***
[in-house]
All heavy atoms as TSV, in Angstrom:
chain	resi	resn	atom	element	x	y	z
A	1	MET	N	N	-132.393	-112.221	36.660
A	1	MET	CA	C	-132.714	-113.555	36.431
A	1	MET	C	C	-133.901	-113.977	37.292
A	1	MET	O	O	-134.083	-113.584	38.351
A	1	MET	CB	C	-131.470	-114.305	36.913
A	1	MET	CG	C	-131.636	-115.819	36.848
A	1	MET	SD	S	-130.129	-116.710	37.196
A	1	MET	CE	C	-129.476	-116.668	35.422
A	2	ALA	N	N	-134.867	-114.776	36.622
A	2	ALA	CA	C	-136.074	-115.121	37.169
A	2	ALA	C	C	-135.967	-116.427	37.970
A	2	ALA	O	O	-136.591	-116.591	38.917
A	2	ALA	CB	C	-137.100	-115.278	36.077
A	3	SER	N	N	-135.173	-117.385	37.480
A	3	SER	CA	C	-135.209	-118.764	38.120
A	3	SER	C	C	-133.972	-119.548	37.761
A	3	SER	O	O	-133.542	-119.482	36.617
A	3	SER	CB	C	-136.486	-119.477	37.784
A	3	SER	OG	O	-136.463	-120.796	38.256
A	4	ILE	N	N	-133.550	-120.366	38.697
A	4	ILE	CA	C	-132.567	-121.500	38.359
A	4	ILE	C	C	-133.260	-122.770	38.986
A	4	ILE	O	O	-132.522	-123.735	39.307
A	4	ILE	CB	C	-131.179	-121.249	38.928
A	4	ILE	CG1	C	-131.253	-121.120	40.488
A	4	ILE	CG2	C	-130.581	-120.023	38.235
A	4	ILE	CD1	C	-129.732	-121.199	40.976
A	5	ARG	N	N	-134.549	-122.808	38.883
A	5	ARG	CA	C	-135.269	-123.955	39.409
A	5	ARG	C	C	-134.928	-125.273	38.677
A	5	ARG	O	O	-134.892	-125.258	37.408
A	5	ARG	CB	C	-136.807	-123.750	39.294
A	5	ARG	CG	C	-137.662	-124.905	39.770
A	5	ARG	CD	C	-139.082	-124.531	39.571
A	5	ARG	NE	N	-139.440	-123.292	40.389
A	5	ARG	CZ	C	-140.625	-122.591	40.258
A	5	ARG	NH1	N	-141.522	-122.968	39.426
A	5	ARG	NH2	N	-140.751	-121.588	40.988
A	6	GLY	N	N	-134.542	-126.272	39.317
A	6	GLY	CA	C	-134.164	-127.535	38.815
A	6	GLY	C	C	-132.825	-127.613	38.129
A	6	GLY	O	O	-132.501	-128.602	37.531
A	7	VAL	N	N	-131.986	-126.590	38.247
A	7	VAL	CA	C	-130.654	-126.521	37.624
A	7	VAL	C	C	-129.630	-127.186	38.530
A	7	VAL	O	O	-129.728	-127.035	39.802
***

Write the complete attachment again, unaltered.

[in-house]
All heavy atoms as TSV, in Angstrom:
chain	resi	resn	atom	element	x	y	z
A	1	MET	N	N	-132.393	-112.221	36.660
A	1	MET	CA	C	-132.714	-113.555	36.431
A	1	MET	C	C	-133.901	-113.977	37.292
A	1	MET	O	O	-134.083	-113.584	38.351
A	1	MET	CB	C	-131.470	-114.305	36.913
A	1	MET	CG	C	-131.636	-115.819	36.848
A	1	MET	SD	S	-130.129	-116.710	37.196
A	1	MET	CE	C	-129.476	-116.668	35.422
A	2	ALA	N	N	-134.867	-114.776	36.622
A	2	ALA	CA	C	-136.074	-115.121	37.169
A	2	ALA	C	C	-135.967	-116.427	37.970
A	2	ALA	O	O	-136.591	-116.591	38.917
A	2	ALA	CB	C	-137.100	-115.278	36.077
A	3	SER	N	N	-135.173	-117.385	37.480
A	3	SER	CA	C	-135.209	-118.764	38.120
A	3	SER	C	C	-133.972	-119.548	37.761
A	3	SER	O	O	-133.542	-119.482	36.617
A	3	SER	CB	C	-136.486	-119.477	37.784
A	3	SER	OG	O	-136.463	-120.796	38.256
A	4	ILE	N	N	-133.550	-120.366	38.697
A	4	ILE	CA	C	-132.567	-121.500	38.359
A	4	ILE	C	C	-133.260	-122.770	38.986
A	4	ILE	O	O	-132.522	-123.735	39.307
A	4	ILE	CB	C	-131.179	-121.249	38.928
A	4	ILE	CG1	C	-131.253	-121.120	40.488
A	4	ILE	CG2	C	-130.581	-120.023	38.235
A	4	ILE	CD1	C	-129.732	-121.199	40.976
A	5	ARG	N	N	-134.549	-122.808	38.883
A	5	ARG	CA	C	-135.269	-123.955	39.409
A	5	ARG	C	C	-134.928	-125.273	38.677
A	5	ARG	O	O	-134.892	-125.258	37.408
A	5	ARG	CB	C	-136.807	-123.750	39.294
A	5	ARG	CG	C	-137.662	-124.905	39.770
A	5	ARG	CD	C	-139.082	-124.531	39.571
A	5	ARG	NE	N	-139.440	-123.292	40.389
A	5	ARG	CZ	C	-140.625	-122.591	40.258
A	5	ARG	NH1	N	-141.522	-122.968	39.426
A	5	ARG	NH2	N	-140.751	-121.588	40.988
A	6	GLY	N	N	-134.542	-126.272	39.317
A	6	GLY	CA	C	-134.164	-127.535	38.815
A	6	GLY	C	C	-132.825	-127.613	38.129
A	6	GLY	O	O	-132.501	-128.602	37.531
A	7	VAL	N	N	-131.986	-126.590	38.247
A	7	VAL	CA	C	-130.654	-126.521	37.624
A	7	VAL	C	C	-129.630	-127.186	38.530
A	7	VAL	O	O	-129.728	-127.035	39.802